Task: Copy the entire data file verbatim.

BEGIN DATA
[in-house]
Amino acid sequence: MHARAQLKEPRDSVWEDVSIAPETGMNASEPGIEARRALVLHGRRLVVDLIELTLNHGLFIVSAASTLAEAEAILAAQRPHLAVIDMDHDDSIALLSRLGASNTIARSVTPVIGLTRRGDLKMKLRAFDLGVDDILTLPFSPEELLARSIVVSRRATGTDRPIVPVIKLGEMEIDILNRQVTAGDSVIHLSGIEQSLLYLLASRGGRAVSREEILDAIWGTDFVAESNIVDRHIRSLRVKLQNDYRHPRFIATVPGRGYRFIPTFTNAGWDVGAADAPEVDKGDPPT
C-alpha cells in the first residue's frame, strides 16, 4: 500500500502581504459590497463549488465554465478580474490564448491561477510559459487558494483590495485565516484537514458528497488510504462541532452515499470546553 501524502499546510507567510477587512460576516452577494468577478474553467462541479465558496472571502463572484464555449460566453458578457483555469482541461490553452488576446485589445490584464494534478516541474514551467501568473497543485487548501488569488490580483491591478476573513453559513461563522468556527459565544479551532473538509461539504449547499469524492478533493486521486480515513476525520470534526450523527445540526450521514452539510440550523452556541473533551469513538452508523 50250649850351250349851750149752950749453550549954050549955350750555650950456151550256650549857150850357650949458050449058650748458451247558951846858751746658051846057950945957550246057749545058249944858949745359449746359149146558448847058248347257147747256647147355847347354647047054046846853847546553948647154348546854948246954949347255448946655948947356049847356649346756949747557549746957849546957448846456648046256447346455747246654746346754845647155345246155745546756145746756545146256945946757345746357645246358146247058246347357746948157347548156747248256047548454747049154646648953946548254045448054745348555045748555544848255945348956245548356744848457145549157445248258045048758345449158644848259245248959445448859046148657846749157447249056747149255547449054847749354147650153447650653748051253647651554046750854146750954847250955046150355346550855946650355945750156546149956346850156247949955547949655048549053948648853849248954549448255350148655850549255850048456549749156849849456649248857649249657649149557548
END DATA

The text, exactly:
[in-house]
Amino acid sequence: MHARAQLKEPRDSVWEDVSIAPETGMNASEPGIEARRALVLHGRRLVVDLIELTLNHGLFIVSAASTLAEAEAILAAQRPHLAVIDMDHDDSIALLSRLGASNTIARSVTPVIGLTRRGDLKMKLRAFDLGVDDILTLPFSPEELLARSIVVSRRATGTDRPIVPVIKLGEMEIDILNRQVTAGDSVIHLSGIEQSLLYLLASRGGRAVSREEILDAIWGTDFVAESNIVDRHIRSLRVKLQNDYRHPRFIATVPGRGYRFIPTFTNAGWDVGAADAPEVDKGDPPT
C-alpha cells in the first residue's frame, strides 16, 4: 500500500502581504459590497463549488465554465478580474490564448491561477510559459487558494483590495485565516484537514458528497488510504462541532452515499470546553 501524502499546510507567510477587512460576516452577494468577478474553467462541479465558496472571502463572484464555449460566453458578457483555469482541461490553452488576446485589445490584464494534478516541474514551467501568473497543485487548501488569488490580483491591478476573513453559513461563522468556527459565544479551532473538509461539504449547499469524492478533493486521486480515513476525520470534526450523527445540526450521514452539510440550523452556541473533551469513538452508523 50250649850351250349851750149752950749453550549954050549955350750555650950456151550256650549857150850357650949458050449058650748458451247558951846858751746658051846057950945957550246057749545058249944858949745359449746359149146558448847058248347257147747256647147355847347354647047054046846853847546553948647154348546854948246954949347255448946655948947356049847356649346756949747557549746957849546957448846456648046256447346455747246654746346754845647155345246155745546756145746756545146256945946757345746357645246358146247058246347357746948157347548156747248256047548454747049154646648953946548254045448054745348555045748555544848255945348956245548356744848457145549157445248258045048758345449158644848259245248959445448859046148657846749157447249056747149255547449054847749354147650153447650653748051253647651554046750854146750954847250955046150355346550855946650355945750156546149956346850156247949955547949655048549053948648853849248954549448255350148655850549255850048456549749156849849456649248857649249657649149557548